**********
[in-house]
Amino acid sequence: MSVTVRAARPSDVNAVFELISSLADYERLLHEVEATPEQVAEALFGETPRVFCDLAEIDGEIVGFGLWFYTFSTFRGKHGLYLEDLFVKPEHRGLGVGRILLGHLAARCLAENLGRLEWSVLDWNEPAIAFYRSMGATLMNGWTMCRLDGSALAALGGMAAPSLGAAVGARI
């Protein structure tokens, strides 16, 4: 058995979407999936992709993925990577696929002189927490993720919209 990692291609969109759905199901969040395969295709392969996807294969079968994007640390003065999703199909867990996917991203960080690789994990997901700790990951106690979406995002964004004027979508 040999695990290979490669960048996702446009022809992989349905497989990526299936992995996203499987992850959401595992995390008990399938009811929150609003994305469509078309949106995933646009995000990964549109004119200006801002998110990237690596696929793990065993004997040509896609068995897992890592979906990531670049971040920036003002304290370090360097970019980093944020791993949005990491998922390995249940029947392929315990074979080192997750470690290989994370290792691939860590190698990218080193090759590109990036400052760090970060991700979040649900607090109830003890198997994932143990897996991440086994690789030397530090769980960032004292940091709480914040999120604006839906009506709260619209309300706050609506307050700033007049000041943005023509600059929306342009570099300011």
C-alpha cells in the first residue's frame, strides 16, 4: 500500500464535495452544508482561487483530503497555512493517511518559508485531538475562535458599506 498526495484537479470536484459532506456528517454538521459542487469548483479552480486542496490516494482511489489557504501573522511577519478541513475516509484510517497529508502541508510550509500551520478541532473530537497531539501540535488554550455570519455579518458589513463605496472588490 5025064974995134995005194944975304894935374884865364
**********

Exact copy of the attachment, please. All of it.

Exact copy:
[in-house]
Amino acid sequence: MSVTVRAARPSDVNAVFELISSLADYERLLHEVEATPEQVAEALFGETPRVFCDLAEIDGEIVGFGLWFYTFSTFRGKHGLYLEDLFVKPEHRGLGVGRILLGHLAARCLAENLGRLEWSVLDWNEPAIAFYRSMGATLMNGWTMCRLDGSALAALGGMAAPSLGAAVGARI
């Protein structure tokens, strides 16, 4: 058995979407999936992709993925990577696929002189927490993720919209 990692291609969109759905199901969040395969295709392969996807294969079968994007640390003065999703199909867990996917991203960080690789994990997901700790990951106690979406995002964004004027979508 040999695990290979490669960048996702446009022809992989349905497989990526299936992995996203499987992850959401595992995390008990399938009811929150609003994305469509078309949106995933646009995000990964549109004119200006801002998110990237690596696929793990065993004997040509896609068995897992890592979906990531670049971040920036003002304290370090360097970019980093944020791993949005990491998922390995249940029947392929315990074979080192997750470690290989994370290792691939860590190698990218080193090759590109990036400052760090970060991700979040649900607090109830003890198997994932143990897996991440086994690789030397530090769980960032004292940091709480914040999120604006839906009506709260619209309300706050609506307050700033007049000041943005023509600059929306342009570099300011």
C-alpha cells in the first residue's frame, strides 16, 4: 500500500464535495452544508482561487483530503497555512493517511518559508485531538475562535458599506 498526495484537479470536484459532506456528517454538521459542487469548483479552480486542496490516494482511489489557504501573522511577519478541513475516509484510517497529508502541508510550509500551520478541532473530537497531539501540535488554550455570519455579518458589513463605496472588490 5025064974995134995005194944975304894935374884865364